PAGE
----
The linguistic practices that are disseminated by the media create the possibilities for imagined societies to be created. For example, Anderson observes that through print capitalism, the 18th century novels created a platform for the authorship and the readership to share in a common imagine large-scale society (Anderson, 1991). The newspaper influenced the formation of this anonymous society even more, due to the fact that it was read on a daily basis, allowing large-scale society to share and gain a feeling of belonging to the anonymous society.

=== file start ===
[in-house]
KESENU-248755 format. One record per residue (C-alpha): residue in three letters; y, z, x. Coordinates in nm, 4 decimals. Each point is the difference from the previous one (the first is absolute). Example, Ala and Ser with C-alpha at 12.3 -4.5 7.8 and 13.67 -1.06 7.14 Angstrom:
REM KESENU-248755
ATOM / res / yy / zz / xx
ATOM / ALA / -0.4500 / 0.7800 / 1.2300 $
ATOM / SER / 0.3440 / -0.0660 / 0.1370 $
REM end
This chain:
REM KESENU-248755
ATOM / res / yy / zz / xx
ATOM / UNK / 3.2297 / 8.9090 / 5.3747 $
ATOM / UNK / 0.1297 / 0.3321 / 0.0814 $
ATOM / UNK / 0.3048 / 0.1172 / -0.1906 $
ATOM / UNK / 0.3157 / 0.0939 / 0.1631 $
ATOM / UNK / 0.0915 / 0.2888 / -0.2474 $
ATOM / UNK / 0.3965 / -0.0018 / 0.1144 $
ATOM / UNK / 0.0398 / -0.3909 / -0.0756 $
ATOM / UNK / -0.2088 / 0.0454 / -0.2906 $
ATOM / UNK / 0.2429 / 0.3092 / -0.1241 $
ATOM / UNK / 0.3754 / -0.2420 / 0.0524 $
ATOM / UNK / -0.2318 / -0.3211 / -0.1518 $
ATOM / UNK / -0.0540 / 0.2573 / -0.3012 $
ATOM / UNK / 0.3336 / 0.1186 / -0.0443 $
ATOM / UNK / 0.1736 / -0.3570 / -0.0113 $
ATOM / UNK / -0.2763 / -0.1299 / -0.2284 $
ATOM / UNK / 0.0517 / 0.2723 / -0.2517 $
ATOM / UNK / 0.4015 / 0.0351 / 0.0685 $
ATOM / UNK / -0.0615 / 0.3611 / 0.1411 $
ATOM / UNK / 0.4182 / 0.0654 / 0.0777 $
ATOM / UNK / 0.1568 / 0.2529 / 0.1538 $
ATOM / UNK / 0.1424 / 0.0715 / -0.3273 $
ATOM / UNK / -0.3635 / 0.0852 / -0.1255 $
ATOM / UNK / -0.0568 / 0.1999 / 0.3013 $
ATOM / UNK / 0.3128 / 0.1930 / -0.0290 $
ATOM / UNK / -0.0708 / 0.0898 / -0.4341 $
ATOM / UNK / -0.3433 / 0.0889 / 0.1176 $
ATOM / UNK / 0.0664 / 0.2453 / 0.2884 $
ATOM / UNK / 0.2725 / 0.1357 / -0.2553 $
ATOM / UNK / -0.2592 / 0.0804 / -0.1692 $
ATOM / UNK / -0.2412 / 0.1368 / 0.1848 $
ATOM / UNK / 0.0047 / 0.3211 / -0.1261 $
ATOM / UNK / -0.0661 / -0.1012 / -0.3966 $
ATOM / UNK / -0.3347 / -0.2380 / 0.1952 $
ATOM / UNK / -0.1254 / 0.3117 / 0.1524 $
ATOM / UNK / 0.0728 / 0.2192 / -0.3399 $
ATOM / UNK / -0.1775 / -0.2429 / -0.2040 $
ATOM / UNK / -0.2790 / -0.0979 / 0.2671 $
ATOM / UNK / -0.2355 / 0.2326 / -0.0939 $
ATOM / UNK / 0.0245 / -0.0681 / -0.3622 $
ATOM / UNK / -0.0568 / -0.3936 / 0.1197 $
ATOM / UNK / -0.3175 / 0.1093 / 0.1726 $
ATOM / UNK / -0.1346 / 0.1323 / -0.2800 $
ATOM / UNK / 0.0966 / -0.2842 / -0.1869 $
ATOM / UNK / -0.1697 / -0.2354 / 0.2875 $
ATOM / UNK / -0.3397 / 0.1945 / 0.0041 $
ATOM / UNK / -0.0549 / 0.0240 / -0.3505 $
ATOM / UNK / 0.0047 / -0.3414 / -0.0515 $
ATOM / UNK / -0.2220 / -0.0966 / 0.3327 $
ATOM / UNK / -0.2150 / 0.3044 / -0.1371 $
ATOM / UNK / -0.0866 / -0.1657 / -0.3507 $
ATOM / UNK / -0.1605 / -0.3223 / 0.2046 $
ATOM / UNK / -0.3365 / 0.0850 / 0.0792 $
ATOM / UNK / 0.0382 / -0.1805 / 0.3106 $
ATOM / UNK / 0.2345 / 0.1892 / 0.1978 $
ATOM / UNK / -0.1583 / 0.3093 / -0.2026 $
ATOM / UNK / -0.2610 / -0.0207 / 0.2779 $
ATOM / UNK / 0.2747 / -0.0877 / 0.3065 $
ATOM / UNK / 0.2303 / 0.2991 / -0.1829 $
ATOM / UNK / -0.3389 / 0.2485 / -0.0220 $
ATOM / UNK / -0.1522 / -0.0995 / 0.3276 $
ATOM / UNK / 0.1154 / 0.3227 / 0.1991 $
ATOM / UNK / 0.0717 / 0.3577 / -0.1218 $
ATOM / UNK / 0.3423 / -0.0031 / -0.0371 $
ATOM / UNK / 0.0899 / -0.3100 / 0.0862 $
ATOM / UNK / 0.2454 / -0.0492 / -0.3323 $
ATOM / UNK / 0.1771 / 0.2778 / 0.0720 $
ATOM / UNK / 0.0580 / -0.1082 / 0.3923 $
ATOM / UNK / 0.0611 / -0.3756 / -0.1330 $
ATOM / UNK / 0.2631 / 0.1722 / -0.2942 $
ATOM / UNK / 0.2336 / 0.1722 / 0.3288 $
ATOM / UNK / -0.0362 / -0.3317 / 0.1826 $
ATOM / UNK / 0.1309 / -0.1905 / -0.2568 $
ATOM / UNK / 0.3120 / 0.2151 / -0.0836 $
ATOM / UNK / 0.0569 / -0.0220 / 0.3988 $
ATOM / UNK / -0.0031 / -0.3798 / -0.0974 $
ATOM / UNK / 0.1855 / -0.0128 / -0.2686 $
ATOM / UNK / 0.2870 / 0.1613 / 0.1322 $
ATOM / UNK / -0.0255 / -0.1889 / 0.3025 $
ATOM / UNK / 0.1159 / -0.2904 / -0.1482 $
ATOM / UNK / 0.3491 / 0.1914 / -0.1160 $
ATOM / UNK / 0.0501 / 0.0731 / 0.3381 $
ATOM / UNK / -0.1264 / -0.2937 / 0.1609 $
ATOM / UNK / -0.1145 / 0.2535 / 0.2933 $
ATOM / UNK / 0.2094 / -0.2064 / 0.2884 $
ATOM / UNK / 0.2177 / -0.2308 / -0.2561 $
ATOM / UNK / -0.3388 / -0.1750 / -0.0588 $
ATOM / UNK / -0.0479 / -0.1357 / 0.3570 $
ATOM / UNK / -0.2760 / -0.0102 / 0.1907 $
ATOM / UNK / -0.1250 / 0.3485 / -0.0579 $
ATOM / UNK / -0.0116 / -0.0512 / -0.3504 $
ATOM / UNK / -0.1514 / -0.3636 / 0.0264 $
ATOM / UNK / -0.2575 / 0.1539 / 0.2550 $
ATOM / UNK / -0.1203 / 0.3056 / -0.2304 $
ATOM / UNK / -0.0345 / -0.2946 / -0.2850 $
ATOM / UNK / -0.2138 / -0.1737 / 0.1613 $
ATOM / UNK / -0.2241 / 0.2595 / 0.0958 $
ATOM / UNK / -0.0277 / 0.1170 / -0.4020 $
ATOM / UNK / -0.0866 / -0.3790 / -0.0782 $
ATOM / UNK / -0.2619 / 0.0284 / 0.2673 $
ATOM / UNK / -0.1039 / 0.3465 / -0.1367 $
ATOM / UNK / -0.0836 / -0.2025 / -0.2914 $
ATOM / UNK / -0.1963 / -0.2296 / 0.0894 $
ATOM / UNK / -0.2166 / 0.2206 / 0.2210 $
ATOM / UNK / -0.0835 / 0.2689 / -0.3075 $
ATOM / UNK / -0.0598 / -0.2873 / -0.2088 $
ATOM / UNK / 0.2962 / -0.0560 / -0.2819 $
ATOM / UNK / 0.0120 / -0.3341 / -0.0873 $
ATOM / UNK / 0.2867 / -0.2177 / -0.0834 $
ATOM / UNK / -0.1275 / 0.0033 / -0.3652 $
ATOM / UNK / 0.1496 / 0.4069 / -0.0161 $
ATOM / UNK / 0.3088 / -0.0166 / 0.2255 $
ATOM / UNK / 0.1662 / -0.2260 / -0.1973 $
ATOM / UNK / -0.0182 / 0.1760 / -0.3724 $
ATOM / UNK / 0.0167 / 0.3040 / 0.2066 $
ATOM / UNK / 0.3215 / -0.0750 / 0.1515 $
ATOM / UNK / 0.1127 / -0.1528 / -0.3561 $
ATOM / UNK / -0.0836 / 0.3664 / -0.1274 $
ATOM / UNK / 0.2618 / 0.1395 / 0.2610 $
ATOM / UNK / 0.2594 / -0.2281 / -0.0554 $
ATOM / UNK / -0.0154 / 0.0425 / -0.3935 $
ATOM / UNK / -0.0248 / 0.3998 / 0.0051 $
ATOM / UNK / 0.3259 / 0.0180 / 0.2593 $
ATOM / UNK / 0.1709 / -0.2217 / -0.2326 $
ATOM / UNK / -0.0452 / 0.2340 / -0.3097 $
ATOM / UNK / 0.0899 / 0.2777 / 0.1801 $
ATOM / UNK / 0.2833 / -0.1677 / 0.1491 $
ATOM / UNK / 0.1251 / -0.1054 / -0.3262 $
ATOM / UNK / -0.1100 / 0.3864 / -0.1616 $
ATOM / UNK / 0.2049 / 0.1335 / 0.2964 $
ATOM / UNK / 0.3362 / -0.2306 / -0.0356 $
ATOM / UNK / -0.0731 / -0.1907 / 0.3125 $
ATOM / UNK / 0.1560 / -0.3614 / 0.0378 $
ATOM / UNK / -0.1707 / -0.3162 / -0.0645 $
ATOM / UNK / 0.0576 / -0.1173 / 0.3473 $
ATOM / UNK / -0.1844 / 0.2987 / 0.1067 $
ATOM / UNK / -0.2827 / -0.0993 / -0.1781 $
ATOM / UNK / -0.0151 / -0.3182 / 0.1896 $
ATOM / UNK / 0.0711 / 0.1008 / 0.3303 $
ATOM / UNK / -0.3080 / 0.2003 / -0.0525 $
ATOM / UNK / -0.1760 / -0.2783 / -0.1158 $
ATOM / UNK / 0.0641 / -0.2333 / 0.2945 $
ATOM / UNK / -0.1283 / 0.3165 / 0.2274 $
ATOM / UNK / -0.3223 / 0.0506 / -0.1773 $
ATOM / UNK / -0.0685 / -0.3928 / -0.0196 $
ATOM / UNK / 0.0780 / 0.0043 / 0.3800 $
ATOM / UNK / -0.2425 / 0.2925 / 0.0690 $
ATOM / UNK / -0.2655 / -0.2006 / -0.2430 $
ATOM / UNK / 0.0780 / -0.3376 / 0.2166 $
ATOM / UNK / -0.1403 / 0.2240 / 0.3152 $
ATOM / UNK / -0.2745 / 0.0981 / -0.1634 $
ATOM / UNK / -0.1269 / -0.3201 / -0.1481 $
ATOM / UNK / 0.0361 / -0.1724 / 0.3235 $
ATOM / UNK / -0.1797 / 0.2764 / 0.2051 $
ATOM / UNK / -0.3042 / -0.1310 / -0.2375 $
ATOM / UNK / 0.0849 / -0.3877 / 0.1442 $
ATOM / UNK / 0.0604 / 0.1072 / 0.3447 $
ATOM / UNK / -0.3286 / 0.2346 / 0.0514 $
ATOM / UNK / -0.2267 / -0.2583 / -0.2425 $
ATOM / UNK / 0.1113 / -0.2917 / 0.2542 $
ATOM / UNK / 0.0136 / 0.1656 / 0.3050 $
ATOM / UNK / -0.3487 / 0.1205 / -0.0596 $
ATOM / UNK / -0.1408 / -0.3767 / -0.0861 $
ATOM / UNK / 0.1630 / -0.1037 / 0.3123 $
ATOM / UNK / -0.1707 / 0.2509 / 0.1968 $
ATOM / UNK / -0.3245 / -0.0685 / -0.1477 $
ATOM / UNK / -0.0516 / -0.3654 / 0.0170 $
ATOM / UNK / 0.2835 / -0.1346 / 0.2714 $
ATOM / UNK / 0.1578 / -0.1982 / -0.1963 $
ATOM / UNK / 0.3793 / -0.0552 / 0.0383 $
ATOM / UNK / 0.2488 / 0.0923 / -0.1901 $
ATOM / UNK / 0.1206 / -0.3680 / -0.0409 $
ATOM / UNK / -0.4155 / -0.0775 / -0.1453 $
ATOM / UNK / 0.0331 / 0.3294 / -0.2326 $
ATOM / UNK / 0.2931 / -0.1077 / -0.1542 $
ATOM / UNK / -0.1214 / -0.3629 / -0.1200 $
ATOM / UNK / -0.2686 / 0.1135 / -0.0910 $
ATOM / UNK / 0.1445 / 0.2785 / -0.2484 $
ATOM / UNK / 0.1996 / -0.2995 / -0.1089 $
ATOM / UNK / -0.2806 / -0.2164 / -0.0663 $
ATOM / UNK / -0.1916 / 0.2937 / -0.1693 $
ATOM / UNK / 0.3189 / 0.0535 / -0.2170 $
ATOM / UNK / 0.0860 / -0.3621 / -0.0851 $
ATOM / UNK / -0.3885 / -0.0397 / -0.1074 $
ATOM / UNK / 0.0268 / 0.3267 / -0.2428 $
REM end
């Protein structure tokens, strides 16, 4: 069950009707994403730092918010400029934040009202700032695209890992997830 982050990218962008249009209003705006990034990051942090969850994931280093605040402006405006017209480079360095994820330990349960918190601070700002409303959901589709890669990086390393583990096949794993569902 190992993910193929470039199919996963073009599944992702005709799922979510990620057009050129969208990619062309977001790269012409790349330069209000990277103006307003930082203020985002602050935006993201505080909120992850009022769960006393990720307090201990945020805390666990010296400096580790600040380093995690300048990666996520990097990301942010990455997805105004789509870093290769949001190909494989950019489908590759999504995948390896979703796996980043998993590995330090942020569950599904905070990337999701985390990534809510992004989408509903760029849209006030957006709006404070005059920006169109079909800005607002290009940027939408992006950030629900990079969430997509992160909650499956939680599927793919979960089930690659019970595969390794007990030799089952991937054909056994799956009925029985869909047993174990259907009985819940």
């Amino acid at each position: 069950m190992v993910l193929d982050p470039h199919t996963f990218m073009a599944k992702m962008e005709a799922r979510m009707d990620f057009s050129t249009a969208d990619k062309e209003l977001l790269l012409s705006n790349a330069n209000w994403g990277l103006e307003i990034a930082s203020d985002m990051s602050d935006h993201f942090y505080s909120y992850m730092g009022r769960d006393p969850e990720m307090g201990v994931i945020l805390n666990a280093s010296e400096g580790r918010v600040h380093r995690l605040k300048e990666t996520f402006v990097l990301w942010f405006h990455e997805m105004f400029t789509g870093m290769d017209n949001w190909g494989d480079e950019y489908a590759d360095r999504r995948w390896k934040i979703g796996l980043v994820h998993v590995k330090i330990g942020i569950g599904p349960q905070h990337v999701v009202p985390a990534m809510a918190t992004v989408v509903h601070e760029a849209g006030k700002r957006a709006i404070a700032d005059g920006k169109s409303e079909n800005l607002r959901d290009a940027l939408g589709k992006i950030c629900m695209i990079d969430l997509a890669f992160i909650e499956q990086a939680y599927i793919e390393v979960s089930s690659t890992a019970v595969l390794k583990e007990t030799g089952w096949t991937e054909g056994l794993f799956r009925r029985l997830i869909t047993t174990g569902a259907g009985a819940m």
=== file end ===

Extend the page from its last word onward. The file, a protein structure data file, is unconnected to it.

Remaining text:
However, Spitulnik critics the view held by Anderson, through arguing that; although the mass media is an important tool for creating the imagined society, Anderson has overemphasized the role of the vertical modes of communication, at the expense of the lateral ones (Spitulnik, 1997). For example, Spitulnik argues that Anderson applies the assumption that once the media (newspaper or the novels) offer information, the society instantaneously receives and consumes it (Spitulnik, 1997). This assumption, according to Spitulnik is misleading, owing to the fact that there are other factors that influence the consumption of media-produced information, such as the repeating, recontextualizing and recycling of information, which may not really produce the same effect to all members of a society (Spitulnik, 1997).